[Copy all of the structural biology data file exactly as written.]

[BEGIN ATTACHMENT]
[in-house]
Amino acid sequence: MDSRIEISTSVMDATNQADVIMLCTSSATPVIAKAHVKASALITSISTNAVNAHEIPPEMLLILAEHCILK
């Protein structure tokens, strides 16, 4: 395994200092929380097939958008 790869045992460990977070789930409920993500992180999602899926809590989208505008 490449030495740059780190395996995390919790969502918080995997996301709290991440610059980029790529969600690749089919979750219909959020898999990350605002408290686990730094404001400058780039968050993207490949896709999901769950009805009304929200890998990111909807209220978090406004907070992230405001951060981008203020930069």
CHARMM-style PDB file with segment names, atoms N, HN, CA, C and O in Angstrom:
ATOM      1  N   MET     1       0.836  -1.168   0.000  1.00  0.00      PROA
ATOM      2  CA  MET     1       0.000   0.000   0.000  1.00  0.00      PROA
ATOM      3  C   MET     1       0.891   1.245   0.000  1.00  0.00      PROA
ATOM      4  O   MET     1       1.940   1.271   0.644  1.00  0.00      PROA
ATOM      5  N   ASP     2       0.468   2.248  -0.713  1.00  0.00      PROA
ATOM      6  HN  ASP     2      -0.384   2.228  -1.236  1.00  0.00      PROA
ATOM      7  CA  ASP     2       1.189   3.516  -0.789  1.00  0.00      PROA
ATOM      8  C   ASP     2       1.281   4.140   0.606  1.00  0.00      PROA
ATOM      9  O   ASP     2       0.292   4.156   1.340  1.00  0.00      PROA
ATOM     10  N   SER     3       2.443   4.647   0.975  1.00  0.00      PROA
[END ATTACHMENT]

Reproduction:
[in-house]
Amino acid sequence: MDSRIEISTSVMDATNQADVIMLCTSSATPVIAKAHVKASALITSISTNAVNAHEIPPEMLLILAEHCILK
């Protein structure tokens, strides 16, 4: 395994200092929380097939958008 790869045992460990977070789930409920993500992180999602899926809590989208505008 490449030495740059780190395996995390919790969502918080995997996301709290991440610059980029790529969600690749089919979750219909959020898999990350605002408290686990730094404001400058780039968050993207490949896709999901769950009805009304929200890998990111909807209220978090406004907070992230405001951060981008203020930069």
CHARMM-style PDB file with segment names, atoms N, HN, CA, C and O in Angstrom:
ATOM      1  N   MET     1       0.836  -1.168   0.000  1.00  0.00      PROA
ATOM      2  CA  MET     1       0.000   0.000   0.000  1.00  0.00      PROA
ATOM      3  C   MET     1       0.891   1.245   0.000  1.00  0.00      PROA
ATOM      4  O   MET     1       1.940   1.271   0.644  1.00  0.00      PROA
ATOM      5  N   ASP     2       0.468   2.248  -0.713  1.00  0.00      PROA
ATOM      6  HN  ASP     2      -0.384   2.228  -1.236  1.00  0.00      PROA
ATOM      7  CA  ASP     2       1.189   3.516  -0.789  1.00  0.00      PROA
ATOM      8  C   ASP     2       1.281   4.140   0.606  1.00  0.00      PROA
ATOM      9  O   ASP     2       0.292   4.156   1.340  1.00  0.00      PROA
ATOM     10  N   SER     3       2.443   4.647   0.975  1.00  0.00      PROA